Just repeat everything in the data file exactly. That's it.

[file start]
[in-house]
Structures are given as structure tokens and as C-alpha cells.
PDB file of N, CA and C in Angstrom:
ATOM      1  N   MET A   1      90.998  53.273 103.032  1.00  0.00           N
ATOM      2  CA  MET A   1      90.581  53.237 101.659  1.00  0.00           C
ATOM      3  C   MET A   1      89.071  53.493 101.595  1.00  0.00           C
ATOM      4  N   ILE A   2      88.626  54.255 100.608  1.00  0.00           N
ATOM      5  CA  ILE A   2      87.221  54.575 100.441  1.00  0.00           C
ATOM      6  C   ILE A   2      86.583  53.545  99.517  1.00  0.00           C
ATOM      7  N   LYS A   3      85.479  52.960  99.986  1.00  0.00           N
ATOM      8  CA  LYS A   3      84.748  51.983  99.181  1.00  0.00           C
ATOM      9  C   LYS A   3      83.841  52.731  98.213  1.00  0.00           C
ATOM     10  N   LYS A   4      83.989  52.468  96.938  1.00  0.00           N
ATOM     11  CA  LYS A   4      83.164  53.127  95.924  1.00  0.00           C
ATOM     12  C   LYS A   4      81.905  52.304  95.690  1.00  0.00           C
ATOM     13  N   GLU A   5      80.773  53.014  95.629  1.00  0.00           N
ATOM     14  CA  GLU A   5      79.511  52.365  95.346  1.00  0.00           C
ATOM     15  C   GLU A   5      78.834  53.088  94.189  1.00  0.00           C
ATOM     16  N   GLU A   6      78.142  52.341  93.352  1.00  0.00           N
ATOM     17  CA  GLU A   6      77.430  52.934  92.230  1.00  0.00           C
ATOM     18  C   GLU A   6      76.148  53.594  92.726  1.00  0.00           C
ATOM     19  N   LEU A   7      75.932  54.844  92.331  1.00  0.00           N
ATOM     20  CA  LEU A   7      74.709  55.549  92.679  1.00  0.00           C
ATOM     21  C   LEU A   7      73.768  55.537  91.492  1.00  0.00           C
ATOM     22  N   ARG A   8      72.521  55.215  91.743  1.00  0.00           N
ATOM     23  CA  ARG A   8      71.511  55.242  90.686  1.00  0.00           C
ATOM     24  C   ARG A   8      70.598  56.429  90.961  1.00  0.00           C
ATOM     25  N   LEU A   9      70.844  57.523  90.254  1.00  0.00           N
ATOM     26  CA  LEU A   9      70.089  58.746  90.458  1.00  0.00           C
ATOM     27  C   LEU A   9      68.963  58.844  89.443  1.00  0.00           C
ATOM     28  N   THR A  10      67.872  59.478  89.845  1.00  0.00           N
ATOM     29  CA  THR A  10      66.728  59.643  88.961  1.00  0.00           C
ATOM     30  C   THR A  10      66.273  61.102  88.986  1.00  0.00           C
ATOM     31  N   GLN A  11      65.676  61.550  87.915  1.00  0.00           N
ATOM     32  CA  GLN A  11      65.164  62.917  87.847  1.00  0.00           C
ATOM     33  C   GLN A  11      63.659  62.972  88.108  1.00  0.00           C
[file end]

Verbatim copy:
[in-house]
Structures are given as structure tokens and as C-alpha cells.
PDB file of N, CA and C in Angstrom:
ATOM      1  N   MET A   1      90.998  53.273 103.032  1.00  0.00           N
ATOM      2  CA  MET A   1      90.581  53.237 101.659  1.00  0.00           C
ATOM      3  C   MET A   1      89.071  53.493 101.595  1.00  0.00           C
ATOM      4  N   ILE A   2      88.626  54.255 100.608  1.00  0.00           N
ATOM      5  CA  ILE A   2      87.221  54.575 100.441  1.00  0.00           C
ATOM      6  C   ILE A   2      86.583  53.545  99.517  1.00  0.00           C
ATOM      7  N   LYS A   3      85.479  52.960  99.986  1.00  0.00           N
ATOM      8  CA  LYS A   3      84.748  51.983  99.181  1.00  0.00           C
ATOM      9  C   LYS A   3      83.841  52.731  98.213  1.00  0.00           C
ATOM     10  N   LYS A   4      83.989  52.468  96.938  1.00  0.00           N
ATOM     11  CA  LYS A   4      83.164  53.127  95.924  1.00  0.00           C
ATOM     12  C   LYS A   4      81.905  52.304  95.690  1.00  0.00           C
ATOM     13  N   GLU A   5      80.773  53.014  95.629  1.00  0.00           N
ATOM     14  CA  GLU A   5      79.511  52.365  95.346  1.00  0.00           C
ATOM     15  C   GLU A   5      78.834  53.088  94.189  1.00  0.00           C
ATOM     16  N   GLU A   6      78.142  52.341  93.352  1.00  0.00           N
ATOM     17  CA  GLU A   6      77.430  52.934  92.230  1.00  0.00           C
ATOM     18  C   GLU A   6      76.148  53.594  92.726  1.00  0.00           C
ATOM     19  N   LEU A   7      75.932  54.844  92.331  1.00  0.00           N
ATOM     20  CA  LEU A   7      74.709  55.549  92.679  1.00  0.00           C
ATOM     21  C   LEU A   7      73.768  55.537  91.492  1.00  0.00           C
ATOM     22  N   ARG A   8      72.521  55.215  91.743  1.00  0.00           N
ATOM     23  CA  ARG A   8      71.511  55.242  90.686  1.00  0.00           C
ATOM     24  C   ARG A   8      70.598  56.429  90.961  1.00  0.00           C
ATOM     25  N   LEU A   9      70.844  57.523  90.254  1.00  0.00           N
ATOM     26  CA  LEU A   9      70.089  58.746  90.458  1.00  0.00           C
ATOM     27  C   LEU A   9      68.963  58.844  89.443  1.00  0.00           C
ATOM     28  N   THR A  10      67.872  59.478  89.845  1.00  0.00           N
ATOM     29  CA  THR A  10      66.728  59.643  88.961  1.00  0.00           C
ATOM     30  C   THR A  10      66.273  61.102  88.986  1.00  0.00           C
ATOM     31  N   GLN A  11      65.676  61.550  87.915  1.00  0.00           N
ATOM     32  CA  GLN A  11      65.164  62.917  87.847  1.00  0.00           C
ATOM     33  C   GLN A  11      63.659  62.972  88.108  1.00  0.00           C